The problem with phrases like “lady writers” and all the other, even worse, things that have been published in SFWA’s Bulletin of late isn’t merely that they are outdated and sexist. It’s that they waste members dues by undermining the fundamental purpose of the organization.
Five Must Read Posts
- The Rape of James Bond by Sophia McDougall
- We Have Always Fought by Kameron Hurley
- On Grittiness and Grimdark by Foz Meadows
- Historically Authentic Sexism in Fantasy: Let’s Unpack That by Tansy Rayner Roberts
- The Omniscient Breasts by Kate Elliot
Chapter 4: Pollution of Agency
Russ spends much of this chapter demonstrating that even though it’s no longer scandalous for women to be writers or actresses, women writing about certain aspects of their lives is still considered immodest and renders the author unfit and unloveable in the eyes of popular culture.
Sadly, I think the mores of the past are not nearly as diluted as all that. Actresses may no longer be considered “used goods” but sometimes it seems only barely. As I was reading this chapter my mind kept going back to the appalling behavior of this year’s Oscar host. Not just when McFarlane called then nine year old Quvenzhané Wallis a gendered, sexual slur on national television. Not to mention the myriad of other gendered and sexualized insults aimed at the women that were supposedly there to be honored. But also how important it was to the punchline in his “We Saw Your Boobs” song and dance that the actresses mentioned felt ashamed for having done the job they were paid to do. To the point that, rather than leaving it to chance, they filmed staged reaction shots showing the actors mentioned hiding their faces and looking shocked and embarrassed. This wasn’t just a silly song about boobs, it was above all a song about how it’s shameful to be a woman who has let the public see her breasts.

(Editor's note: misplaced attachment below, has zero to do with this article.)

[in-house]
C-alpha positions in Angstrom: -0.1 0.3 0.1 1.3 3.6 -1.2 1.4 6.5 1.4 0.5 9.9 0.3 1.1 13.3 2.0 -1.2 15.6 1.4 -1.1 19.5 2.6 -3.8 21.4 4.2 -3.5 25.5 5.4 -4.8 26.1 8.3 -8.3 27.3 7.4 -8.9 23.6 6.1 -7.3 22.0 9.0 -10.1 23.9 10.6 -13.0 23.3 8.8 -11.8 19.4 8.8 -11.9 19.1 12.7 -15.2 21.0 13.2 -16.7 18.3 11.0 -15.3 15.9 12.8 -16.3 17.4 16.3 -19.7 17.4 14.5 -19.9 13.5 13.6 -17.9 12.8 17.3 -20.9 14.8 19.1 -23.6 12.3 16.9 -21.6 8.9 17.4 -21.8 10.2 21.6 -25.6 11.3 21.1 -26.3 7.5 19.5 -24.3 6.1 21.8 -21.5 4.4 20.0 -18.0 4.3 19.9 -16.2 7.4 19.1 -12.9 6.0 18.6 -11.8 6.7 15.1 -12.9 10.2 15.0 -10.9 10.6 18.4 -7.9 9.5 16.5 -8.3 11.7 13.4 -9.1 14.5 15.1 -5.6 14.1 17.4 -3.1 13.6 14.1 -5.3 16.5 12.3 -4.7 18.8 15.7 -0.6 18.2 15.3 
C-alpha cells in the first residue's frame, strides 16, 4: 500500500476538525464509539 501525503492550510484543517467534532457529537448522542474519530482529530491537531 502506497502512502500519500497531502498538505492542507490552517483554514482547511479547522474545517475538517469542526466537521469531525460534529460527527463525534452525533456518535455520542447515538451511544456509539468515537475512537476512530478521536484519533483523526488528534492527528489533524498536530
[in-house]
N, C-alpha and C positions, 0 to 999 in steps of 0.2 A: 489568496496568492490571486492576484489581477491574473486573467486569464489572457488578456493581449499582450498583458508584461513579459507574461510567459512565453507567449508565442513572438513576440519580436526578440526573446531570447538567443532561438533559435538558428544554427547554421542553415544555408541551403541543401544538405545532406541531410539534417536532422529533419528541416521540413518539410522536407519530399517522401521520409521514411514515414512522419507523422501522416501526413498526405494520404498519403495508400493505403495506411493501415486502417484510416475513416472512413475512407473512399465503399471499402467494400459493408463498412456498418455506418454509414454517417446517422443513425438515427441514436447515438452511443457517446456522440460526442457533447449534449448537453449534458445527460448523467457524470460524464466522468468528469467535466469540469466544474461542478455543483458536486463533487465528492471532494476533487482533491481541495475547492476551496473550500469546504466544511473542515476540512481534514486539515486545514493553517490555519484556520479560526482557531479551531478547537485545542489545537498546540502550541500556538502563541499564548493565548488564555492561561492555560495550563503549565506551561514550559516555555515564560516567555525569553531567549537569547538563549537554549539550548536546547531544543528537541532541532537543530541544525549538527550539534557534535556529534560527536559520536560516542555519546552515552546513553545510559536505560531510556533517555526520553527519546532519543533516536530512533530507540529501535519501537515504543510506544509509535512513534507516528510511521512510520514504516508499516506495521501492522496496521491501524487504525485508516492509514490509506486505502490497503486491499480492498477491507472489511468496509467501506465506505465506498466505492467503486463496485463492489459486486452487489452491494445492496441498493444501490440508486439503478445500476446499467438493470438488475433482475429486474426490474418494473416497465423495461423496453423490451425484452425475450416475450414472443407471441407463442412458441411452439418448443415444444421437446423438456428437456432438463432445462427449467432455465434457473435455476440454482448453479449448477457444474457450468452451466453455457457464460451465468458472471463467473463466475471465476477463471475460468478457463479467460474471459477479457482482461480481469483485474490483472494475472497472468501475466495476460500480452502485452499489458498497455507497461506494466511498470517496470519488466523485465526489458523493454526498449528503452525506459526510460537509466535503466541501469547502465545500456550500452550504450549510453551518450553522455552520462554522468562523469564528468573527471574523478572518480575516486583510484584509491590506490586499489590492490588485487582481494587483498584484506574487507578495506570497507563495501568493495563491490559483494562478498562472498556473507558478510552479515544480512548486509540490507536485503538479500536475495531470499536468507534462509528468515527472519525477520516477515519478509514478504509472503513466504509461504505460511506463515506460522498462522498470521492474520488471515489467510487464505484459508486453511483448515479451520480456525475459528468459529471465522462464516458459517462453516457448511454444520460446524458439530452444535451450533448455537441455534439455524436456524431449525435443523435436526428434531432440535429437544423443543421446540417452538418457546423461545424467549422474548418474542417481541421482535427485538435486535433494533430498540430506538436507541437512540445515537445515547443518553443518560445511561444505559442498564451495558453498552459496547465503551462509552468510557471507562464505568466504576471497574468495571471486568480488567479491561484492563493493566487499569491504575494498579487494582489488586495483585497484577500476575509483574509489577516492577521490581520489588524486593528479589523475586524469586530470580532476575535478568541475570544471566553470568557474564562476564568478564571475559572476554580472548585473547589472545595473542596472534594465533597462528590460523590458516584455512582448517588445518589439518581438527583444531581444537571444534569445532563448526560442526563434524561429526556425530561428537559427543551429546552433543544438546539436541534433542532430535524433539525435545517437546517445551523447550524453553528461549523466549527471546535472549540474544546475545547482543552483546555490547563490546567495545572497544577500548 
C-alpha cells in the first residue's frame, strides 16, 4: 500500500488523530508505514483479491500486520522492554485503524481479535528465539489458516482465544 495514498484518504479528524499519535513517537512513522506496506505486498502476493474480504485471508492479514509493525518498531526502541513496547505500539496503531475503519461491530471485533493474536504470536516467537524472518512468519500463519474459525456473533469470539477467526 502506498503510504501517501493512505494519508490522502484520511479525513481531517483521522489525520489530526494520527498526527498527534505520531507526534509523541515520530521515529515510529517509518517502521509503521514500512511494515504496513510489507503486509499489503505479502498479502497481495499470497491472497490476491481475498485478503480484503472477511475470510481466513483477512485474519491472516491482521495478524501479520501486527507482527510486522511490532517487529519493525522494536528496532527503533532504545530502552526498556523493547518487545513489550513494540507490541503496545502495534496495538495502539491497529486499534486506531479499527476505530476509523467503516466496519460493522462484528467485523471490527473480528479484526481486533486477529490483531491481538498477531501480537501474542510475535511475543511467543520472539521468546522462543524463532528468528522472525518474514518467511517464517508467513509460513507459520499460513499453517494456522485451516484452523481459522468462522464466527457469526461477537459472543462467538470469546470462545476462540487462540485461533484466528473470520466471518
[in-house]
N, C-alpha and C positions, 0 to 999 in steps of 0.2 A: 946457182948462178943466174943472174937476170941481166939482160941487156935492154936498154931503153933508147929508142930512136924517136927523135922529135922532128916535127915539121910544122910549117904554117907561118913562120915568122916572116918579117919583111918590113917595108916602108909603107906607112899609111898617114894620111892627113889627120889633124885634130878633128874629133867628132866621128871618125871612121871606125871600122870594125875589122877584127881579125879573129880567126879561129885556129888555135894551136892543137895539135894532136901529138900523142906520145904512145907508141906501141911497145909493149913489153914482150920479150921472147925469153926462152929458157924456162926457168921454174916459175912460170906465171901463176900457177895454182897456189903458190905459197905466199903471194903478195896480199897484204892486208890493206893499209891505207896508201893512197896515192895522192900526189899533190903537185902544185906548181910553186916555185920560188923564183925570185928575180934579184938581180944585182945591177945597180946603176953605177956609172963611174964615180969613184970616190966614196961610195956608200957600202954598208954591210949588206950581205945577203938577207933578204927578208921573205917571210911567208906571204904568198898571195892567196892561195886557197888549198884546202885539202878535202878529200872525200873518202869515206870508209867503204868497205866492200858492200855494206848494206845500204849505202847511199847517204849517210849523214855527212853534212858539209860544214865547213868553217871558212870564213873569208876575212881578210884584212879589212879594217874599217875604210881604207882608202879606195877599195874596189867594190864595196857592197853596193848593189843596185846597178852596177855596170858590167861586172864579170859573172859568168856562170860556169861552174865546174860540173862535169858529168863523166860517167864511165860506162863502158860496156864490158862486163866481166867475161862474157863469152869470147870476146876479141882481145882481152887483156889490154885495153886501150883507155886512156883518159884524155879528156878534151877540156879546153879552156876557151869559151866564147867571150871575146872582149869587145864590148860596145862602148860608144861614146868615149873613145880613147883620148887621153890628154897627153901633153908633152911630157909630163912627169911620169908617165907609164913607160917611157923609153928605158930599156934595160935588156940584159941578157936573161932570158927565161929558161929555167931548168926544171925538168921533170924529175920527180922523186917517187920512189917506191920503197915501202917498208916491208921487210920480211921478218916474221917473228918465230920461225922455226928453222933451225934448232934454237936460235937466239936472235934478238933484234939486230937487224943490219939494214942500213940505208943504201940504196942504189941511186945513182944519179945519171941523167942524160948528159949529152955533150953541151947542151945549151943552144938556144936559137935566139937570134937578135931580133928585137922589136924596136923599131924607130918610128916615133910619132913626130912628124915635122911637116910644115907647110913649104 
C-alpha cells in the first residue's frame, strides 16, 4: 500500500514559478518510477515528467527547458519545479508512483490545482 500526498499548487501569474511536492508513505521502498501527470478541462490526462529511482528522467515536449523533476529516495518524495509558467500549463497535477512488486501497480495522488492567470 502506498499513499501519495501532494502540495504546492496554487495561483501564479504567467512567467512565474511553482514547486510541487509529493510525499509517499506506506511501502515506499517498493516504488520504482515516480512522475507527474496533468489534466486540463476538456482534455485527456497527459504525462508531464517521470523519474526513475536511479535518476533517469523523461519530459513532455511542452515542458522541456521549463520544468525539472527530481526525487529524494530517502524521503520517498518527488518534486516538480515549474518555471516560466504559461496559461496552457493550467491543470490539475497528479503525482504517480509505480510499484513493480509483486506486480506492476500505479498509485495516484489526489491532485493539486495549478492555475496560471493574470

Let’s also not pretend that this scorn of women performing sexuality is something only raving sexist pigs do.
This morning my timeline was all a-twitter over Ms. Magazine’s Spring 2013 cover story about Beyonce, her feminist viewpoints, and her work as a performer. Most of the women of color that I follow were rightly pointing out that Mainstream (= White) feminists and feminist organizations are a lot quicker to question the feminist credentials of performers of color, while at the same time defending white feminist creators (such as Lena Durham), even when their version of feminism is clearly problematic.